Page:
3D printer manufacturer to open European headquarters in Dublin
Boston-based Markforged to create 100 new jobs in Dublin over next three years
Markforged produces machines that print high-strength materials such as carbon fibre and MIM metals.
Industrial 3D printer manufacturer Markforged is opening its first European headquarters in Dublin, creating 100 new jobs over the next three years.
The move is part of the Boston-based company’s global expansion this year. The new roles will be mainly sales, marketing and business development.
Markforged was founded in 2013, and produces affordable machines that print high-strength materials such as carbon fibre and MIM metals. The company has embarked on an expansion programme since it announced an $82 million series D fundraising round in late March.
Markforged is currently on the hunt for permanent offices, but will be based at WeWork in Iveagh Court as it grows its operations. Four of the company’s US based staff will relocate to Dublin to assist in setting up the office for the first two years, with Stephen Barbuto, EMEA director of commercial sales, leading the office.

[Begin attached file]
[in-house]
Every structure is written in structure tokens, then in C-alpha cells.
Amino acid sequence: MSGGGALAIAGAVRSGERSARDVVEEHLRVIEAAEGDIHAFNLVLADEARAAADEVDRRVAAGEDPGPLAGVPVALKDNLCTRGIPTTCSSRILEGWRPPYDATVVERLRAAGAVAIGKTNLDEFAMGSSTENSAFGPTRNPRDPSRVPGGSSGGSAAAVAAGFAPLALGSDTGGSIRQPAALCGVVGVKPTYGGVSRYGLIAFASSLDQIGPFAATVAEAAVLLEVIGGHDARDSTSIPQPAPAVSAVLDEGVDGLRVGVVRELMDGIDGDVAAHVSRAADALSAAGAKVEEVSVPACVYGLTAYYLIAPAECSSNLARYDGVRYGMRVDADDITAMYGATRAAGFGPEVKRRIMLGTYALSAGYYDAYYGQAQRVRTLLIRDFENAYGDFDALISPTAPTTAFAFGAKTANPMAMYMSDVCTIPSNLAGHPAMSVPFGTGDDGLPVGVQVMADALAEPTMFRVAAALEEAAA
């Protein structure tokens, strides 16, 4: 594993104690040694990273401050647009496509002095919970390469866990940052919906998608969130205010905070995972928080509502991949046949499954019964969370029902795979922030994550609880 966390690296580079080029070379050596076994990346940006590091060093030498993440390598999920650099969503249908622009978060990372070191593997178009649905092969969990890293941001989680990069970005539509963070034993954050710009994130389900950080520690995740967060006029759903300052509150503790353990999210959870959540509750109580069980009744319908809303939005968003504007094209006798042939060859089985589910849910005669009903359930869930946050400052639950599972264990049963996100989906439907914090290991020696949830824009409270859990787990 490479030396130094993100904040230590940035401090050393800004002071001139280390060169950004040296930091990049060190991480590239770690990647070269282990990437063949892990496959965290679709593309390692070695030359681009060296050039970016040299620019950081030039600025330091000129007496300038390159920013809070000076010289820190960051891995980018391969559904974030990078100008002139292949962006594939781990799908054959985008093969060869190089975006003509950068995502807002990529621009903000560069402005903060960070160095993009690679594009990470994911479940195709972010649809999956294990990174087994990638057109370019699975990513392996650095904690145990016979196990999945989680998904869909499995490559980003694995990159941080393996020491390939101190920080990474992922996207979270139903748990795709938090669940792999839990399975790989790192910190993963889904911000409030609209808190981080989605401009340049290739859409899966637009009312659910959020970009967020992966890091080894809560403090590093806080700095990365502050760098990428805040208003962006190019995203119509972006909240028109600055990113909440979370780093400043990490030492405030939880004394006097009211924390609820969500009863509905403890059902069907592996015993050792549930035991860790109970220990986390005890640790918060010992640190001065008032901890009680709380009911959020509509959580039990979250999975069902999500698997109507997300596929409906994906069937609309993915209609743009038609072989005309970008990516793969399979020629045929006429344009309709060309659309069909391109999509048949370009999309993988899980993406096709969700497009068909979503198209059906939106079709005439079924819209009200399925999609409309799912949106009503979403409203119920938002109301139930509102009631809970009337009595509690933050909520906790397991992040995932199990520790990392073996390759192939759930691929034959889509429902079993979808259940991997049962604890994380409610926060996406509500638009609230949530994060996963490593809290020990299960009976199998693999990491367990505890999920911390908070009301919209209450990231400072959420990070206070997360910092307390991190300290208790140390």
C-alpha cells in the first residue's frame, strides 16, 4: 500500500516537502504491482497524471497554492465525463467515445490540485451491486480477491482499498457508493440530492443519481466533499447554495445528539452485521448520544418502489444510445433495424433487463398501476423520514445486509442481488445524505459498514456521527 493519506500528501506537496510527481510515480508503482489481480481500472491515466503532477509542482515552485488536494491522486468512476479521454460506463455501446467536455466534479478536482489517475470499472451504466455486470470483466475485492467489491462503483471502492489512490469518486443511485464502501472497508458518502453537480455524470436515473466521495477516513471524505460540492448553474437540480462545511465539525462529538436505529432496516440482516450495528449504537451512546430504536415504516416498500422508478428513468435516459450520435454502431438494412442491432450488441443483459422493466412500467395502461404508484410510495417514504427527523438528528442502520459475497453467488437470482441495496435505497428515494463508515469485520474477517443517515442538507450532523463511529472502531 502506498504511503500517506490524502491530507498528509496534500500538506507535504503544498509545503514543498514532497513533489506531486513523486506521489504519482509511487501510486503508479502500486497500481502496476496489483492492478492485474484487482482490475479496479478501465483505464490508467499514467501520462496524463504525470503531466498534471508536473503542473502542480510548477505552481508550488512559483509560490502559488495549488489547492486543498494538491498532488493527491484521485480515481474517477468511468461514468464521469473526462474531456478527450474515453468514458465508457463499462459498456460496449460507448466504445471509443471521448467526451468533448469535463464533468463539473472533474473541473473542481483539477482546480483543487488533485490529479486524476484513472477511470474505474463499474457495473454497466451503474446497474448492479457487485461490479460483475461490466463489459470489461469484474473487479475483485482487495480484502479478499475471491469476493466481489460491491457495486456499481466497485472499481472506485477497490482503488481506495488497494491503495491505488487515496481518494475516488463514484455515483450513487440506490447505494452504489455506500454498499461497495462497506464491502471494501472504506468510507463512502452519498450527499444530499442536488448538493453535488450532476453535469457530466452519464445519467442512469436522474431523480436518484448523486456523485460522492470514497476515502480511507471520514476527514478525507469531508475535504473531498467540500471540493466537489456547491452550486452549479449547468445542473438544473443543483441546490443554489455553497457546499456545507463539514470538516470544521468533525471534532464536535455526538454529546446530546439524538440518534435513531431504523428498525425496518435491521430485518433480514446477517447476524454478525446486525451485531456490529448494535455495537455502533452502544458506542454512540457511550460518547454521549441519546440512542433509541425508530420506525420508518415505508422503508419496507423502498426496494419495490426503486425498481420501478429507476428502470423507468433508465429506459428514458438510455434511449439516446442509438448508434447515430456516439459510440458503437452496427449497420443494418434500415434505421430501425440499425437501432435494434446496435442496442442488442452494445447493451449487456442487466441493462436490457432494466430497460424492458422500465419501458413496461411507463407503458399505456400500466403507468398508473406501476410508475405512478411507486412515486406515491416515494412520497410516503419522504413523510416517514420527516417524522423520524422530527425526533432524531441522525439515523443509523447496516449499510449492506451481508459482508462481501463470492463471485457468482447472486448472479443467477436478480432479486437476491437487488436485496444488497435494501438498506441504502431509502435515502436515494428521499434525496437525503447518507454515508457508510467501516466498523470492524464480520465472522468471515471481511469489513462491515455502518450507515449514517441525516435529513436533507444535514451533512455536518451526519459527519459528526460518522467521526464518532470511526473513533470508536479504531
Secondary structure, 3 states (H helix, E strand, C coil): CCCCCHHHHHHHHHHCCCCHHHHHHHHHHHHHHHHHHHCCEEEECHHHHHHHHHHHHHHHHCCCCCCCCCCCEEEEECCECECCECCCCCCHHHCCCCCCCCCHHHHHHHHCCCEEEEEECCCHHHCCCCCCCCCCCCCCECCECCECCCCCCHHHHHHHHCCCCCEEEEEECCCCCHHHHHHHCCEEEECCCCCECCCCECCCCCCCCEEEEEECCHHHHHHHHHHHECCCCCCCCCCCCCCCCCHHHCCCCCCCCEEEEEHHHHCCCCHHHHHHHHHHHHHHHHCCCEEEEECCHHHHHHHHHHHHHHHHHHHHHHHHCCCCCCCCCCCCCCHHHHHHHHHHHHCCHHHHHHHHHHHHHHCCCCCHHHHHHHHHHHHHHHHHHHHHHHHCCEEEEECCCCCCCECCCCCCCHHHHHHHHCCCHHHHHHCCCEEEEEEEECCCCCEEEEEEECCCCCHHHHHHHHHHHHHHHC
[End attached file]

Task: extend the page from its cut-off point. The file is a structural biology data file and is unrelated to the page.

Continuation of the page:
“We started looking at Europe about a year ago,” said Darcey Harrison, vice-president for sales, services and partnerships at Markforged. Dublin was in competition with a number of other locations to host the office, including the UK and the Netherlands. However, the city’s proximity to the US office, along with technical talent available in the region and its location in relation to the Europe, Middle East and Africa region proved a selling point for Markforged.
There could be further jobs down the line for the office too. “We are very open to increasing the size of the office,” said Ms Harrison, but added it was hard to project exact staff numbers at this stage. Europe is becoming an increasingly important market for Markforged, Ms Harrison said. “Today Europe represents a third of our global sales.”
The company is being supported by IDA Ireland. “The decision by Markforged to locate their European headquarters in Dublin again confirms Ireland’s reputation as the premier location for fast-growing, innovative companies to build and support their future international growth,” said IDA Ireland chief executive Martin Shanahan said.
The news was also welcomed by Minister for Business, Enterprise and Innovation Heather Humphreys. “We all know the strong potential of 3D printing and I warmly welcome their presence in Ireland and the creation of 100 highly skilled jobs,” she said.